We’re told there was evidence of them trying to get through password screens. I’ll admit I’m guessing here, but someone tried a few passwords like “secret” or “administrator” and the system logged it as a failed login attempt. So what? Sorry, but that happens every day to login screens on the internet. Usually, try more than three bum guesses and the system not only logs them all, but it also locks the account anyway.
Cracking passwords doesn’t work like that. You never go near a password screen. You stay away from password screens. Password screens are not good. The usual technique is that you go after the encrypted file, containing all the logon Ids and their matching passwords. Once you get a copy of that back home to Skeptic Central, you let your favourite brute force password guesser chew away on it for a few days. Feed it enough dictionaries and nine times out of ten, you’ll get the passwords for several useful accounts, which have weak passwords. A few failed login attempts prove nothing but they do indicate it wasn’t a great white chancing their arm. They don’t go anywhere near login screens, until they’ve got a logon Id and password that they know works.
Anyway, how did they know there had been failed login attempts or even the details of the security breach? The activity logs, obviously. Okay, but wouldn’t a great white just edit the logs and delete any activity they wouldn’t want anyone to know about? The slick answer to that one is that they did actually edit the logs, but the equally slick forensic people, recovered the original logs and all was revealed. How would they have done that? To answer that one, we’re gonna have to take a technical detour here, but bear with me for a moment.
When you edit a file and save it, what actually happens is a brand new file is written to the hard disk and then the original file is marked as deleted. It’s not actually deleted from the disk but the space it occupies is effectively marked as empty, so it can be used for storing new files. All those perfectly legitimate uneraser programs you can buy, which recover deleted files, simply scan across your hard disk, marking deleted files as no longer deleted. Hey presto, you’ve got them back again. Depending on whether the space marked as deleted has already been written over or not, the uneraser will recover all deleted files, in whole or in part.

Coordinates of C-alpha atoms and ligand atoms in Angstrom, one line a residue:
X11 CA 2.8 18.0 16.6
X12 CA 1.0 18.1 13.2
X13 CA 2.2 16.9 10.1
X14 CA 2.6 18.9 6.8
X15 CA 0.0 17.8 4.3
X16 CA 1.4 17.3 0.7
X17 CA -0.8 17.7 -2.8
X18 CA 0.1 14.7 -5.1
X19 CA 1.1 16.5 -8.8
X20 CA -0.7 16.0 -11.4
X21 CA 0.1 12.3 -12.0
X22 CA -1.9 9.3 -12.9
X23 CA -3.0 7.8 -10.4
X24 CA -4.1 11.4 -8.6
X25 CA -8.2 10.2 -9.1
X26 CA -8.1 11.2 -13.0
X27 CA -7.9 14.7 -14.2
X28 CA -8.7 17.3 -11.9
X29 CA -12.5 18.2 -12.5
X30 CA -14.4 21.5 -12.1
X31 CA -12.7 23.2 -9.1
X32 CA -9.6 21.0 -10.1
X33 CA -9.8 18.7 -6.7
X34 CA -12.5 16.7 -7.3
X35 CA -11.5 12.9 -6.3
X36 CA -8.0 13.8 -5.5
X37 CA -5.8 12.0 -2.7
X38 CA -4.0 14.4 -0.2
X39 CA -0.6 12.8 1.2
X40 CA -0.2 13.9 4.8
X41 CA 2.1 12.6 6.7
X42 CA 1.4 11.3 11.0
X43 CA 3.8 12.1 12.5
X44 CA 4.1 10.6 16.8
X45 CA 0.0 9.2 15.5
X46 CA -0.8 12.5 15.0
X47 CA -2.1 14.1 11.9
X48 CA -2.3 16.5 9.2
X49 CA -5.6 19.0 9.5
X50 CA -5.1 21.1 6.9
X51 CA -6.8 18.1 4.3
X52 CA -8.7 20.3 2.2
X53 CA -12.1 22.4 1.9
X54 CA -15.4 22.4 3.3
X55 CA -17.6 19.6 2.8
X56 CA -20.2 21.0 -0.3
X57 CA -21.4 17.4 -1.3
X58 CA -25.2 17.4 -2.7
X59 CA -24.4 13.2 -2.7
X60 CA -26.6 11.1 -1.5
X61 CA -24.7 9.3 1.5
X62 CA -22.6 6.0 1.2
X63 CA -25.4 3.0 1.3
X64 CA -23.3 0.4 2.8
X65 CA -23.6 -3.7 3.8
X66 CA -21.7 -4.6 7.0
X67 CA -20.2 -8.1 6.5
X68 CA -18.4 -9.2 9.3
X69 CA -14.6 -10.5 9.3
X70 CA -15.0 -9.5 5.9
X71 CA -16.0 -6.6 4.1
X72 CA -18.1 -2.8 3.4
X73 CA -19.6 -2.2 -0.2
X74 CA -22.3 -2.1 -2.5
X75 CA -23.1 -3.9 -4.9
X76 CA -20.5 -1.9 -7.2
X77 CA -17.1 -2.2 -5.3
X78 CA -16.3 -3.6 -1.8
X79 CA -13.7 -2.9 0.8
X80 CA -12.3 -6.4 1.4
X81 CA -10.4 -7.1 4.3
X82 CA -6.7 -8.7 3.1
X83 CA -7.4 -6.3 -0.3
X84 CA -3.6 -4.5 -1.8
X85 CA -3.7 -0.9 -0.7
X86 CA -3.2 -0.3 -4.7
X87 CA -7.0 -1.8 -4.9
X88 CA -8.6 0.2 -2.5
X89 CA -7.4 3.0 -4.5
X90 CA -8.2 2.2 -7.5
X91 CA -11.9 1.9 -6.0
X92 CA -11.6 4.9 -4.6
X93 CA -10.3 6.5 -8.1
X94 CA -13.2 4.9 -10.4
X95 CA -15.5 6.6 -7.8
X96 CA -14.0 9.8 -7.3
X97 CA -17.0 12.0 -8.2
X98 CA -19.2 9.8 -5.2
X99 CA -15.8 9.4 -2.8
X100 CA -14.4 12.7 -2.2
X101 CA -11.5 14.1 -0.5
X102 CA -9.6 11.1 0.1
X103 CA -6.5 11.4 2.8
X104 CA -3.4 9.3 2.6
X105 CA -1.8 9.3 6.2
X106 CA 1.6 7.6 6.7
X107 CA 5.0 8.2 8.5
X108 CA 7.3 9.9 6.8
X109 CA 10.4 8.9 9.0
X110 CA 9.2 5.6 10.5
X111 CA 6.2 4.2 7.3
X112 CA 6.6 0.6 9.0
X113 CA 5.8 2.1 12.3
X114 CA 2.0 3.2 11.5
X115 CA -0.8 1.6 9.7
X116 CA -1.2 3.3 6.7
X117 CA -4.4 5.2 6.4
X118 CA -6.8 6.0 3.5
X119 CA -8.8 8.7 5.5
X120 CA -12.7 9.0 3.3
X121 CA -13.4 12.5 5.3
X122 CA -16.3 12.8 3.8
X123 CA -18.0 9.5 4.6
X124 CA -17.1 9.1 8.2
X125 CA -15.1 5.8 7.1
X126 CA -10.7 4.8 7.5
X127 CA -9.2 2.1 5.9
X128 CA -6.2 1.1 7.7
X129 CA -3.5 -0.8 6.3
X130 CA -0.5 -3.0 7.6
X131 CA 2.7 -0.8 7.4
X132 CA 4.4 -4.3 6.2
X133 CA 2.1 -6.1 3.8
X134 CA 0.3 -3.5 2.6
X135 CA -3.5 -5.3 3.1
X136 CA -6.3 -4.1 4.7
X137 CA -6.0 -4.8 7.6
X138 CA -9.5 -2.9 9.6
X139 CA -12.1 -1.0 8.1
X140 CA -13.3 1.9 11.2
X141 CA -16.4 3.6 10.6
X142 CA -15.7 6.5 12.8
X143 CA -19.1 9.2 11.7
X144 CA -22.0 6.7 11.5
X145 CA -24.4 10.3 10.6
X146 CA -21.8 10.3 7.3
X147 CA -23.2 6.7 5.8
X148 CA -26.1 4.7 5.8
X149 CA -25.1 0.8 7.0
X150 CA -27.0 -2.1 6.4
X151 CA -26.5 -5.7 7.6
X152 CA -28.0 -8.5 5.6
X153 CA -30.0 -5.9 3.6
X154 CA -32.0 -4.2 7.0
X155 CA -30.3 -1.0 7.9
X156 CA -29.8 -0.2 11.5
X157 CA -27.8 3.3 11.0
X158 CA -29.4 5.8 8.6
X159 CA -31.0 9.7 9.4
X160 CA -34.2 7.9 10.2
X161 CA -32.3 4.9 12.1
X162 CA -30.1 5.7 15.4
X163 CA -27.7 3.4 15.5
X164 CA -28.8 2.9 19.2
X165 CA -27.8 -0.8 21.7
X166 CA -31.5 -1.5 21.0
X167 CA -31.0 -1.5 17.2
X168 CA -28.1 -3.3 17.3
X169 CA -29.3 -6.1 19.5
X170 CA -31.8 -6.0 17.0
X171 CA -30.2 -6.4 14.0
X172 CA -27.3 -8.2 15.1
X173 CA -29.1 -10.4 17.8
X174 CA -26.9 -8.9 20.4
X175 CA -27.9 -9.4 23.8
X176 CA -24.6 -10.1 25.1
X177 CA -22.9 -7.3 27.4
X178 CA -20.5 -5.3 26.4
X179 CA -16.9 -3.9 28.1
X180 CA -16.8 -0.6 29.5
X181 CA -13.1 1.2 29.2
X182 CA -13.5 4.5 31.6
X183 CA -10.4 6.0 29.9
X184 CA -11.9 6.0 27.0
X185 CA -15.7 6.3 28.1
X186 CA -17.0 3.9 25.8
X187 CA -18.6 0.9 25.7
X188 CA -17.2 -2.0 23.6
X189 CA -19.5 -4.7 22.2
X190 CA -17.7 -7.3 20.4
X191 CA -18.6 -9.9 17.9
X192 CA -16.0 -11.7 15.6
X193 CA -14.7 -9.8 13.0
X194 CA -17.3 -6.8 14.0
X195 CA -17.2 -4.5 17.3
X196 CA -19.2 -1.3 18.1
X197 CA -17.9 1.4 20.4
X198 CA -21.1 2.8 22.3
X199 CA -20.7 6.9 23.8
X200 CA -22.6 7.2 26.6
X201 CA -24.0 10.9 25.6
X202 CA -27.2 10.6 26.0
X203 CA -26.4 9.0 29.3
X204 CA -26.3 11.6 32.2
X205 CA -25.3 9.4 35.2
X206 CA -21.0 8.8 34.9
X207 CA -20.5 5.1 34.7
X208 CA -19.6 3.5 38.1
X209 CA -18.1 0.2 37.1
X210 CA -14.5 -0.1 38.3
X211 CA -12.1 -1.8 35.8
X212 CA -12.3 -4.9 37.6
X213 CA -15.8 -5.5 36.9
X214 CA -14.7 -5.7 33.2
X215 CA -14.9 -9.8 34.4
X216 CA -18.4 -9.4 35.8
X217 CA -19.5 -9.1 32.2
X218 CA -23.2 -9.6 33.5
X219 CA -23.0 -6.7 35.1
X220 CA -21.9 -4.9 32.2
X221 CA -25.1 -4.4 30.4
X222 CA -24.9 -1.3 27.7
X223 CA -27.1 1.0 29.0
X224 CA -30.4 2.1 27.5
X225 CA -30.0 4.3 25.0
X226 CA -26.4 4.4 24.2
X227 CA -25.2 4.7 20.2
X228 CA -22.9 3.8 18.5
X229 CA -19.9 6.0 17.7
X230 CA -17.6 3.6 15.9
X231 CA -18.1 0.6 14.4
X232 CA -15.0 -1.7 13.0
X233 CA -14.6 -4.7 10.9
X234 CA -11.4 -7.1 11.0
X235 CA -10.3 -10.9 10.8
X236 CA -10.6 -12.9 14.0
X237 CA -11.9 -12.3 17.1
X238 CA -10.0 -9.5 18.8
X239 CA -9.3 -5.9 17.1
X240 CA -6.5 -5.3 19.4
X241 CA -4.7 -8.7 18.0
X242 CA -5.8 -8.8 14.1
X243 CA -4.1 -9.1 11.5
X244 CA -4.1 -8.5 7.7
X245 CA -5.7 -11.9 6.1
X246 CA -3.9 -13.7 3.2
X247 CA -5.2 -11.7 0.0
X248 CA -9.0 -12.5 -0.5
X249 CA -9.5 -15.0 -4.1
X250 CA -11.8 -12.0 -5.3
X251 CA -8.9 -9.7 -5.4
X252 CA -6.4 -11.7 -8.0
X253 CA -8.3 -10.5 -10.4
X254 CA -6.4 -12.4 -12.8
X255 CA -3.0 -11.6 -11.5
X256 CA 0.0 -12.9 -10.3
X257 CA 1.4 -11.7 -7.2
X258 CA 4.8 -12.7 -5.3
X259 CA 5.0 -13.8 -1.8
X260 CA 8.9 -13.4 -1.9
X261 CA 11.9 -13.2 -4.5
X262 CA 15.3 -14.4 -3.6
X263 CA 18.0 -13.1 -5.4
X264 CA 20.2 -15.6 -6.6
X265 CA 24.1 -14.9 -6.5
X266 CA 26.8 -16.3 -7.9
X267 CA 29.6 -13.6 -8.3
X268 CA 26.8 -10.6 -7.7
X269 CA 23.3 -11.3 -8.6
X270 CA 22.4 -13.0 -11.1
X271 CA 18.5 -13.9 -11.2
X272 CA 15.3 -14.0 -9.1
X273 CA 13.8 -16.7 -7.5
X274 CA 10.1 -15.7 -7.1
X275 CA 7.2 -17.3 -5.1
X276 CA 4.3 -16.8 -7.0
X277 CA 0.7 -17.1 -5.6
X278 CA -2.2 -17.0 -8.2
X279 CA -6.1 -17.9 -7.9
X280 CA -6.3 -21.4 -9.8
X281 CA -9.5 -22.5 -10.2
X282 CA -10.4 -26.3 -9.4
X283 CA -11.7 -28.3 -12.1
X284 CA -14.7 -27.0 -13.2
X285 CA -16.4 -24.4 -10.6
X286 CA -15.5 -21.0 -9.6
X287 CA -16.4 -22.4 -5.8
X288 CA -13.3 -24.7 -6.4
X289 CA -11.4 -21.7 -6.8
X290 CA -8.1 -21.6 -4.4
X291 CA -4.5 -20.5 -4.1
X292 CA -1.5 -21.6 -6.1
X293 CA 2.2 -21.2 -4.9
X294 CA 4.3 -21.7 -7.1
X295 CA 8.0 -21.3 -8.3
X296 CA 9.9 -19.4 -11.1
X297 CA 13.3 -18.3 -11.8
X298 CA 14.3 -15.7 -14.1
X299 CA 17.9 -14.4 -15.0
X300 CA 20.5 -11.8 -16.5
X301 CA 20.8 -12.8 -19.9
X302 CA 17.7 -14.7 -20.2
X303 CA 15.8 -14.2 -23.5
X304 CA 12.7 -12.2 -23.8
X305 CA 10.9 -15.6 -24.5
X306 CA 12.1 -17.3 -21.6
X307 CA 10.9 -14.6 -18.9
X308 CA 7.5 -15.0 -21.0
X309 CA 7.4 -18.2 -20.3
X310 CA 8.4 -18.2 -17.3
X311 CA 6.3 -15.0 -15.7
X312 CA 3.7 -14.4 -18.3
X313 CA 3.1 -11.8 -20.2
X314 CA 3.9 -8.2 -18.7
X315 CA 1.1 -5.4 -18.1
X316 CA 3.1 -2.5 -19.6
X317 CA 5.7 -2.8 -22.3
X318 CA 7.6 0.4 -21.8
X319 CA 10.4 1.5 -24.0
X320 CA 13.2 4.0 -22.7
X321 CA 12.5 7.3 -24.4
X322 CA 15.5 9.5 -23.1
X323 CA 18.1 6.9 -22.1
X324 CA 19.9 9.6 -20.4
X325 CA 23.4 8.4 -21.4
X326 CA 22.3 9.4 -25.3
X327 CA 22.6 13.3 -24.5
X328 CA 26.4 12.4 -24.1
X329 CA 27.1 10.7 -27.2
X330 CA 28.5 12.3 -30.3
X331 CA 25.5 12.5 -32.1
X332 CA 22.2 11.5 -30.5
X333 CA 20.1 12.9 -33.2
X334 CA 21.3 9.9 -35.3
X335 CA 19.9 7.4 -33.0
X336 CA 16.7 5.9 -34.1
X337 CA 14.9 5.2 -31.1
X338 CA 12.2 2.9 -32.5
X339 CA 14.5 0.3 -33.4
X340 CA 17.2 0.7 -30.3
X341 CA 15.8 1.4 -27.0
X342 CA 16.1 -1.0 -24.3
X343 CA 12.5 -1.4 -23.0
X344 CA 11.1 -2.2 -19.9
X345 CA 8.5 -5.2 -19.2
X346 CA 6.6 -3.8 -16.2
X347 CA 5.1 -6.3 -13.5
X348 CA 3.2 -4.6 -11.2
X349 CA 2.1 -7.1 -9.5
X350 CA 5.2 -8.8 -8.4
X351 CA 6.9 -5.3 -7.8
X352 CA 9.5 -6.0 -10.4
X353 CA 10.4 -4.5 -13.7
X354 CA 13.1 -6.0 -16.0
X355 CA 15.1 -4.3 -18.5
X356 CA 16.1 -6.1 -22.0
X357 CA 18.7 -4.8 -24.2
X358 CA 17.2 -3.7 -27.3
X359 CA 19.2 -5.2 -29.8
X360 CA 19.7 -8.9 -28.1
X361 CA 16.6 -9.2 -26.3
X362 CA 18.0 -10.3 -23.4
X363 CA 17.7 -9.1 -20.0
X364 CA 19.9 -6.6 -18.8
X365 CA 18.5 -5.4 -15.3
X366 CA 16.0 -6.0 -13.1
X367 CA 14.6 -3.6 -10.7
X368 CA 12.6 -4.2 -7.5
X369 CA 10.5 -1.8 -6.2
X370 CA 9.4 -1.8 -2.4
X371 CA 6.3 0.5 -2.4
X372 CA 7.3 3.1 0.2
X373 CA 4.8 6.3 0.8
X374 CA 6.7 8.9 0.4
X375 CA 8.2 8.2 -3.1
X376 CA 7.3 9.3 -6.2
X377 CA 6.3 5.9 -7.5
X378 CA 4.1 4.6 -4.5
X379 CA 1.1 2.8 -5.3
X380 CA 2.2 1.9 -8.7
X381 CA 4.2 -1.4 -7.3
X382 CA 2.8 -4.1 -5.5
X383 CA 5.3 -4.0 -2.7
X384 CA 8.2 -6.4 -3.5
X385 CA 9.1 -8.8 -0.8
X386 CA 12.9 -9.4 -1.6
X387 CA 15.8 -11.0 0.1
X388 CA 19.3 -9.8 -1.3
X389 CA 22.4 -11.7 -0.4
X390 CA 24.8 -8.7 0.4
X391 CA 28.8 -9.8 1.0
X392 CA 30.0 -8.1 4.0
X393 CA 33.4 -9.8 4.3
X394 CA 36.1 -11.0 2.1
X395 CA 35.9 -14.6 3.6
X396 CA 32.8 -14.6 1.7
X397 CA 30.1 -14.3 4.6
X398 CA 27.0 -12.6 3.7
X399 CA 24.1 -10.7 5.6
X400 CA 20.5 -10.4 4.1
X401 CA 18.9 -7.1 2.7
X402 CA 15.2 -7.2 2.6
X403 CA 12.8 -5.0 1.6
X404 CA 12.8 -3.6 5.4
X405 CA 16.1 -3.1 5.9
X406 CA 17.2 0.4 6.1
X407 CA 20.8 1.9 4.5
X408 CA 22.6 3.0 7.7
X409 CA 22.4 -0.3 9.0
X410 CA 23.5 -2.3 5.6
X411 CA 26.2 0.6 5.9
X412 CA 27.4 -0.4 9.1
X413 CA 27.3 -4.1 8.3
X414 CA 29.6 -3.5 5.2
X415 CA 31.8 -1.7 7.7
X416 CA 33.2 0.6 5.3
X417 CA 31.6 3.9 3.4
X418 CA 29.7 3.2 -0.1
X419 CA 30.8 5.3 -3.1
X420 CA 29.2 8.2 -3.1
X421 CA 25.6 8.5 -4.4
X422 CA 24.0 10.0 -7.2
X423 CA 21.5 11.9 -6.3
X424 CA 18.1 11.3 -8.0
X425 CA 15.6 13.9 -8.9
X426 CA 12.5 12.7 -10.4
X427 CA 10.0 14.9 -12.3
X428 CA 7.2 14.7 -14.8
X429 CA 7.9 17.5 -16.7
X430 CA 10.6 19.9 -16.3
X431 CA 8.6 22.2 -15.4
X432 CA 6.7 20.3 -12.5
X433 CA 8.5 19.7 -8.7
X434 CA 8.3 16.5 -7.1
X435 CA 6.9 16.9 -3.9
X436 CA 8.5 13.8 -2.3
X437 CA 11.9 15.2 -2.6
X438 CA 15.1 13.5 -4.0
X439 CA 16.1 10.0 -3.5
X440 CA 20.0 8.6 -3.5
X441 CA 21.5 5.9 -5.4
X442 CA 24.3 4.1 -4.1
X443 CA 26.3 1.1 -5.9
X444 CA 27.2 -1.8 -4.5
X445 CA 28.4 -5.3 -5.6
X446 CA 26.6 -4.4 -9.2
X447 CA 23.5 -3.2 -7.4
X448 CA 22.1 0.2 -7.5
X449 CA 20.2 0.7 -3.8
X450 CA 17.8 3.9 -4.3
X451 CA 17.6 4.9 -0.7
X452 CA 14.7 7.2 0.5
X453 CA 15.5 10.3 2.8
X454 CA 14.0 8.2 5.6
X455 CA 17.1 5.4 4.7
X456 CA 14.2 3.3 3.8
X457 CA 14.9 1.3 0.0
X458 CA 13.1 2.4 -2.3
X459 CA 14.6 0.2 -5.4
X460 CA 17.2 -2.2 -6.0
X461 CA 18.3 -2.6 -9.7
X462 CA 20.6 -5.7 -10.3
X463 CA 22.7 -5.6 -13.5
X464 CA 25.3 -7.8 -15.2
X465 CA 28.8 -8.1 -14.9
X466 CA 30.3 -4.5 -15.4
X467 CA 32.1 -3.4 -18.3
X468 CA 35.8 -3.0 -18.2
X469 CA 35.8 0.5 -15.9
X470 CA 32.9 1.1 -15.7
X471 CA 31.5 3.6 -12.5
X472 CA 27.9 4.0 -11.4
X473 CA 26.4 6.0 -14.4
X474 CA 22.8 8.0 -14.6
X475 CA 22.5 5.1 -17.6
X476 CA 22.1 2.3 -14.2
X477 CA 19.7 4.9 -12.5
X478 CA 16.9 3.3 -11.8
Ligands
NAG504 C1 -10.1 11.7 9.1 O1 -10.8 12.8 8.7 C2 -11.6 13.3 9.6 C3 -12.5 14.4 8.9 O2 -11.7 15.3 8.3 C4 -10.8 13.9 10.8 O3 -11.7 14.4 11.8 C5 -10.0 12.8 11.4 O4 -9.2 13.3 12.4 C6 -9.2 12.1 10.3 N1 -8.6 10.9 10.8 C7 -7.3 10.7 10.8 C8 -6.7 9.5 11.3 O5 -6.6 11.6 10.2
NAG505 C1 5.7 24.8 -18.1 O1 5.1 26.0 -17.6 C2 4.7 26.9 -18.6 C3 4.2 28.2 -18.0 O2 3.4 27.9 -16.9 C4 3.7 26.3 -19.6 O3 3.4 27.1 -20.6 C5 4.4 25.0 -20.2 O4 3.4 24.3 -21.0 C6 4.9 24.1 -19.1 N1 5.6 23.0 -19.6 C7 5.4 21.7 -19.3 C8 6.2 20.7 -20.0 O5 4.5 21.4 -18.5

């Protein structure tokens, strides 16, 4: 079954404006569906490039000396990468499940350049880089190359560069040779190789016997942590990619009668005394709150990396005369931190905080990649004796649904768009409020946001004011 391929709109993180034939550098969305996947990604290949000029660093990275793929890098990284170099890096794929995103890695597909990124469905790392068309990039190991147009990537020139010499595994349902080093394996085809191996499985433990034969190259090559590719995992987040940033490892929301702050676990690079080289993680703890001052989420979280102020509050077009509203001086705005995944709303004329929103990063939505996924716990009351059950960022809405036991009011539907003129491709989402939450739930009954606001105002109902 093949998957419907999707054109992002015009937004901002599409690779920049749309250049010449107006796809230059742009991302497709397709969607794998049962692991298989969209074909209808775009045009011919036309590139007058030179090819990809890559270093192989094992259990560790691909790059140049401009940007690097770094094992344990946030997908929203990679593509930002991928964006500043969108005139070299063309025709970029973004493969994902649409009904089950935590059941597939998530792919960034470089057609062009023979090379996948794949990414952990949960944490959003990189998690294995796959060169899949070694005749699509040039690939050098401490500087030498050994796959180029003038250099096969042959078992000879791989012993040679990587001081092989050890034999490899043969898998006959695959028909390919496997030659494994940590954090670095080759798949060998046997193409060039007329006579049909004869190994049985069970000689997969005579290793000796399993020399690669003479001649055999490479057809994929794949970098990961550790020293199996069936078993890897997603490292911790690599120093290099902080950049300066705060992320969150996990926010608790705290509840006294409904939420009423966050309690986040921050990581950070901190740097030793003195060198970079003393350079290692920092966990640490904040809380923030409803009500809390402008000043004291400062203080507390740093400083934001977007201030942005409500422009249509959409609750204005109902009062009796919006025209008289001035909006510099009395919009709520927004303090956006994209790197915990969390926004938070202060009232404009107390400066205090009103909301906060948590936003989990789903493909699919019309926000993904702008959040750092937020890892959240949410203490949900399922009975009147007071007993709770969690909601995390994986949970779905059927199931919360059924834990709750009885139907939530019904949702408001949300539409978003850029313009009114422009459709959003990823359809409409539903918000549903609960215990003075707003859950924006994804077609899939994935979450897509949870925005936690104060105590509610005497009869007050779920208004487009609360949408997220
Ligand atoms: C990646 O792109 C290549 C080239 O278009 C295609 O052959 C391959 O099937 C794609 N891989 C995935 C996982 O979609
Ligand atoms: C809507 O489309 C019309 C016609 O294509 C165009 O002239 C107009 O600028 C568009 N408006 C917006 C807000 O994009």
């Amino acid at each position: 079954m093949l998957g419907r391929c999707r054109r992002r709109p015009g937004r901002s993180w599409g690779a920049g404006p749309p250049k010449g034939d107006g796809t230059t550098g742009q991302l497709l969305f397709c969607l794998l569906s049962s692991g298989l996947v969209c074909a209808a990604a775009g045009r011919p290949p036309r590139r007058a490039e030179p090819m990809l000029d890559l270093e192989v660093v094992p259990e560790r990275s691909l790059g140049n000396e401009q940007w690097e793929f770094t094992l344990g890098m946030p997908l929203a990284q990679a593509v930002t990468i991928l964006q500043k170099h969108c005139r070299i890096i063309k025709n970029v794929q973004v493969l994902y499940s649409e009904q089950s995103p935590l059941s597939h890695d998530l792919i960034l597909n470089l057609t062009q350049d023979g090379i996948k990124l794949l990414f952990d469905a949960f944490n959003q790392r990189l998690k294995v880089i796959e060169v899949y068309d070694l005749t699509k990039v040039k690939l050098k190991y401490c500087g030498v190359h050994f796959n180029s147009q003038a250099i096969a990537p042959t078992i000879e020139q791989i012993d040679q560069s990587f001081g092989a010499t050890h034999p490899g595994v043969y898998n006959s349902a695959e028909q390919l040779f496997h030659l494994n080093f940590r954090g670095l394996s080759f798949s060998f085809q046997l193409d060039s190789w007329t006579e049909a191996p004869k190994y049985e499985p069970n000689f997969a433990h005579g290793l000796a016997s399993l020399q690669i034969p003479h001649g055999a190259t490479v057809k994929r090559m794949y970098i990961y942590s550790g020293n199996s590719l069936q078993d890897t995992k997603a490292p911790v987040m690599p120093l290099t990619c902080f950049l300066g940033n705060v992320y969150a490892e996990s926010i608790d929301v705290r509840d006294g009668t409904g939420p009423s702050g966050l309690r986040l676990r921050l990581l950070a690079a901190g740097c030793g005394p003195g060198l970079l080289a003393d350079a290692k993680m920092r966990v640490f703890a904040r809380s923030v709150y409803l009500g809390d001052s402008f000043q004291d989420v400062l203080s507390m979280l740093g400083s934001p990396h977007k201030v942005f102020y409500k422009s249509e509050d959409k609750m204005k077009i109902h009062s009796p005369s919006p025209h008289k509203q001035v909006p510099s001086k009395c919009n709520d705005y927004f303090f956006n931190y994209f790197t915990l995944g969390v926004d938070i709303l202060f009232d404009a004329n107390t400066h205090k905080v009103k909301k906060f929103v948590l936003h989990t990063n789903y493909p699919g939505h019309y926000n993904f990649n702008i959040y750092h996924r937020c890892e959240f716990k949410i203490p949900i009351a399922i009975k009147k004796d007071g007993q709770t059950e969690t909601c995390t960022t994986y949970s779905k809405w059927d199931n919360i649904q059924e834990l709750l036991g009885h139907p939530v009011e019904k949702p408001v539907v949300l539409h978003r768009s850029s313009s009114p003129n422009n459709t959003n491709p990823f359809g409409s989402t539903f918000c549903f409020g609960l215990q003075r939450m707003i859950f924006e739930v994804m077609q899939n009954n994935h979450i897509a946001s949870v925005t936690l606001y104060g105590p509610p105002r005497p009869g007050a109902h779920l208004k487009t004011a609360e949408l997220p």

Obviously, there’s no point in editing the logs, if the originals can be recovered. The way out of that problem is to write your very own program, which scans across the hard disk, writing garbage data onto the physical space occupied by files flagged as deleted. That’s a ten minute program to write and again, you can buy perfectly legitimate secure delete programs, which do exactly that.
You might think at this point, that whatever was deleted is now definitely beyond forensic recovery but unfortunately, there’s this data recovery technique, which has various names, but I’ll go with latency. It’s about a magnetic surface, like a hard disk, having ghostly imprints of old data under what’s currently written there. Think of it as a painting on a canvas that the artist has whitewashed over, because they’re going to paint something new on top of it. If you x-ray the canvas, the old image magically re-emerges. In a similar way, it’s actually possible to recover data that’s been overwritten. That could be a bit of a problem, but there’s a couple of ways around it.
The first one is to repeatedly write garbage data into the disk space occupied by deleted files. In a sense, you’re pushing the data you want to hide, so deep into the disk surface, that it becomes unreachable by any sort of latency recovery technique.